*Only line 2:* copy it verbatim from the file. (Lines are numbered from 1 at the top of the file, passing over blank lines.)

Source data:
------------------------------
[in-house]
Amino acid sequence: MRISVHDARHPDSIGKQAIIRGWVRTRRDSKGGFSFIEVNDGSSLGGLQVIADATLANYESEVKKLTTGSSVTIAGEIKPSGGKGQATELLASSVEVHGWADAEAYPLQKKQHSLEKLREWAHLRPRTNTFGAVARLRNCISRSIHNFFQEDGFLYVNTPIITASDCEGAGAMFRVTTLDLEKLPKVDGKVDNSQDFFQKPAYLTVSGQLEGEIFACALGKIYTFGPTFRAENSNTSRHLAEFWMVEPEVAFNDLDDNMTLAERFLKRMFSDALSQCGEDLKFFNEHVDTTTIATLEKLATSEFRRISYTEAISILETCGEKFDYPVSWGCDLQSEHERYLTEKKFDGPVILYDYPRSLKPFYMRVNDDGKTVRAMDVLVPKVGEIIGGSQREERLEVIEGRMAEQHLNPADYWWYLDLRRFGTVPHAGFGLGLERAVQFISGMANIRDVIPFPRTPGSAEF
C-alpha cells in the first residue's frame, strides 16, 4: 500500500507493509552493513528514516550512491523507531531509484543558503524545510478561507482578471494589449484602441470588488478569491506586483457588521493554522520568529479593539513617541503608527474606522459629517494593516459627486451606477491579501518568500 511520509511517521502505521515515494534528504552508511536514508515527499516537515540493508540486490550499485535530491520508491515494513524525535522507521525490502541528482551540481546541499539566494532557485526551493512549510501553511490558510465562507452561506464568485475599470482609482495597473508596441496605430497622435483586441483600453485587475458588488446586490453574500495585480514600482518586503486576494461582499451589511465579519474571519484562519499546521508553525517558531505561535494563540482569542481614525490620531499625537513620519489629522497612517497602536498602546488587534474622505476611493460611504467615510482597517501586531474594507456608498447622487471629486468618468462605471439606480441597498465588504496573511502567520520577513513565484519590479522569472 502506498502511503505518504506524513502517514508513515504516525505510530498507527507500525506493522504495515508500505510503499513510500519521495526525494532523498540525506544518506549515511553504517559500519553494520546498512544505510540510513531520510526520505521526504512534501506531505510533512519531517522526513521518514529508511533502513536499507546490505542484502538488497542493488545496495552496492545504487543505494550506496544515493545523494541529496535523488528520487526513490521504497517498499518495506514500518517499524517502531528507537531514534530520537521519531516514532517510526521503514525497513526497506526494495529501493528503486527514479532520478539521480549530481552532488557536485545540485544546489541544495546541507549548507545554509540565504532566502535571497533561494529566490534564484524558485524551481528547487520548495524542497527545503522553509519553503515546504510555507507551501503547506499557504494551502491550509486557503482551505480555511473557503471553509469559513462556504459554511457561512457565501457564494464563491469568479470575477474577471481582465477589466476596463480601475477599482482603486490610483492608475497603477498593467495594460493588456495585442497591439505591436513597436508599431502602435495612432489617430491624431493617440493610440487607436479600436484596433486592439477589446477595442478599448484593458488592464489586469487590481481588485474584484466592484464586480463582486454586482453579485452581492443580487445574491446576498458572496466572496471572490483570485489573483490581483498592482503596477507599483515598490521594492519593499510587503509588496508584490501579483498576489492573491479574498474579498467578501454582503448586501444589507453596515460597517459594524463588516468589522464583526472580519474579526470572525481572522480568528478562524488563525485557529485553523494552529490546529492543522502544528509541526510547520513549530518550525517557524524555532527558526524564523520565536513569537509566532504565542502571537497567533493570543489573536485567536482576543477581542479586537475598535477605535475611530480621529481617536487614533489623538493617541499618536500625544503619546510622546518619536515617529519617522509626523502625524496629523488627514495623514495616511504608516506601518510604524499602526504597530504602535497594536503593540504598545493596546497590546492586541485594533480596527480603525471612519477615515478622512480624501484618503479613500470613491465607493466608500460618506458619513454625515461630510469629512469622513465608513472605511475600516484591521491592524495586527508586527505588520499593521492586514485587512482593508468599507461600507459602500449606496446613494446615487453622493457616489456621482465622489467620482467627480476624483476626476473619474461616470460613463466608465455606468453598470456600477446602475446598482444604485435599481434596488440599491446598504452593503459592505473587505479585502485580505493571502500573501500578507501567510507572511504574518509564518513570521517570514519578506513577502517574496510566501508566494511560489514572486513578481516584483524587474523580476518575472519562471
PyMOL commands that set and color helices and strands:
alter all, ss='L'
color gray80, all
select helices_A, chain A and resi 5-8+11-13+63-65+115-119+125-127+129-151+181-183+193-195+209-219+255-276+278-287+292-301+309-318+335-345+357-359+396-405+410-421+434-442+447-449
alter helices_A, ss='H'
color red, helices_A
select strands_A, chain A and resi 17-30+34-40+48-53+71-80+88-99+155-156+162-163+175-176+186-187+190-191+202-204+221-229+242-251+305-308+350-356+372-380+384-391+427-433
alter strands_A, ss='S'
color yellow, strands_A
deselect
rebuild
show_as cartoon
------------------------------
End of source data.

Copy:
Amino acid sequence: MRISVHDARHPDSIGKQAIIRGWVRTRRDSKGGFSFIEVNDGSSLGGLQVIADATLANYESEVKKLTTGSSVTIAGEIKPSGGKGQATELLASSVEVHGWADAEAYPLQKKQHSLEKLREWAHLRPRTNTFGAVARLRNCISRSIHNFFQEDGFLYVNTPIITASDCEGAGAMFRVTTLDLEKLPKVDGKVDNSQDFFQKPAYLTVSGQLEGEIFACALGKIYTFGPTFRAENSNTSRHLAEFWMVEPEVAFNDLDDNMTLAERFLKRMFSDALSQCGEDLKFFNEHVDTTTIATLEKLATSEFRRISYTEAISILETCGEKFDYPVSWGCDLQSEHERYLTEKKFDGPVILYDYPRSLKPFYMRVNDDGKTVRAMDVLVPKVGEIIGGSQREERLEVIEGRMAEQHLNPADYWWYLDLRRFGTVPHAGFGLGLERAVQFISGMANIRDVIPFPRTPGSAEF